A fire chief who thought he and the police officer in the car behind him were responding to the same incident later discovered that was far from true.
Rincon, Georgia, fire chief Corey Rahn was out running errands in his personal vehicle when he got word that someone was trapped after an accident involving a garbage truck and another truck carrying 9,000 gallons of gas. So Rahn put a row of red emergency lights on the car and was off to help with the rescue, the Savannah Morning News reported.
A police officer from the nearby town of Port Wentworth had his own lights flashing – but not for the same reason. It turns out the officer behind was actually pursuing Rahn even as he was trying to do his job.
Rahn was determined to get to the accident and ignored the officer's persistent attempt to pull him over. When Rahn didn't stop, though, the Port Wentworth officer used his patrol car's PA system to tell him to pull over. Even then, Rahn kept going.
See dashcam footage of the chase:
More footage shows the testy exchange that occurred between the officer who chased Rahn and other officers responding to the accident once the chase ended.
"You should have seen the way he was driving," the officer said to another cop.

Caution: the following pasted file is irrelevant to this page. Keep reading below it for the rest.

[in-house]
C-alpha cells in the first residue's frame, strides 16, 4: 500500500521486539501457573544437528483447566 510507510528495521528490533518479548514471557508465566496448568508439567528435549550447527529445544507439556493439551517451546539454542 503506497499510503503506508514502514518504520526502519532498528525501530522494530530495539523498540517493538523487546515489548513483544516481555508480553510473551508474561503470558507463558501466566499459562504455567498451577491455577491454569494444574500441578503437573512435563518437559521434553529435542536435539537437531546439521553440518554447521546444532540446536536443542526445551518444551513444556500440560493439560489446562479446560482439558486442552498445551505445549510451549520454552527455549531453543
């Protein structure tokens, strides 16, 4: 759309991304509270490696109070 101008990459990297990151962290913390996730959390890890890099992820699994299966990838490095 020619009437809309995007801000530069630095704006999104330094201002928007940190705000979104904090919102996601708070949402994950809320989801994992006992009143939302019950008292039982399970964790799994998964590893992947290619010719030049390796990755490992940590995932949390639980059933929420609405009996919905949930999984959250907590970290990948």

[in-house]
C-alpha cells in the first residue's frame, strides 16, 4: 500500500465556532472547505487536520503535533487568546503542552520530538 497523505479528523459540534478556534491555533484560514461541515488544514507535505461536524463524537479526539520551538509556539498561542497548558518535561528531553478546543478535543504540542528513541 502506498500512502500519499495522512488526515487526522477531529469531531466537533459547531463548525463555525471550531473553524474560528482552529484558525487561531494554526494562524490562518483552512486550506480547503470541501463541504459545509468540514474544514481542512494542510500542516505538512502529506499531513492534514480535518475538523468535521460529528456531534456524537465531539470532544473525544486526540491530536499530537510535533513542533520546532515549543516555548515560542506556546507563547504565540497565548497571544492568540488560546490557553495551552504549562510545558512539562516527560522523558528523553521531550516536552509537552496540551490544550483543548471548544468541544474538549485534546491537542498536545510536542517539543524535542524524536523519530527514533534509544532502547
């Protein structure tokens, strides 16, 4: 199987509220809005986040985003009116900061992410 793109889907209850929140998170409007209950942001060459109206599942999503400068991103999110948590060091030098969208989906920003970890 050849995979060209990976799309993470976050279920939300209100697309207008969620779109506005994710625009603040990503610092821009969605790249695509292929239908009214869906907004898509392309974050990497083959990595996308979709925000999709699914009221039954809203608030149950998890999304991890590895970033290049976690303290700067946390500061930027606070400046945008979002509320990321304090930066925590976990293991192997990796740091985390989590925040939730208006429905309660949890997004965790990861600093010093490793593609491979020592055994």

That's when cops who were monitoring the area near around the crash told the officer that Rahn was the fire chief but the officer responded, "I don't care what he does."
"He's getting a citation. He's gonna get it," the officer can be heard saying in the video.
The footage also shows the officer confronting the fire chief and asking for his license and proof of insurance to which Rahn replies, "Yes, sir" and appears to show him the documents.
The Savannah Morning News reported that Rahn later told the officer he thought they were both responding to the same incident.
“I thought you were a Rincon officer behind me and we were going to the same place until I got between McCall and Chimney Road,” Rahn said.
Listen to their exchanges:
Despite all that the officer later found out, he issued Rahn three citations. The violations included reckless driving, failure to exercise due care and failure to yield to an emergency vehicle.
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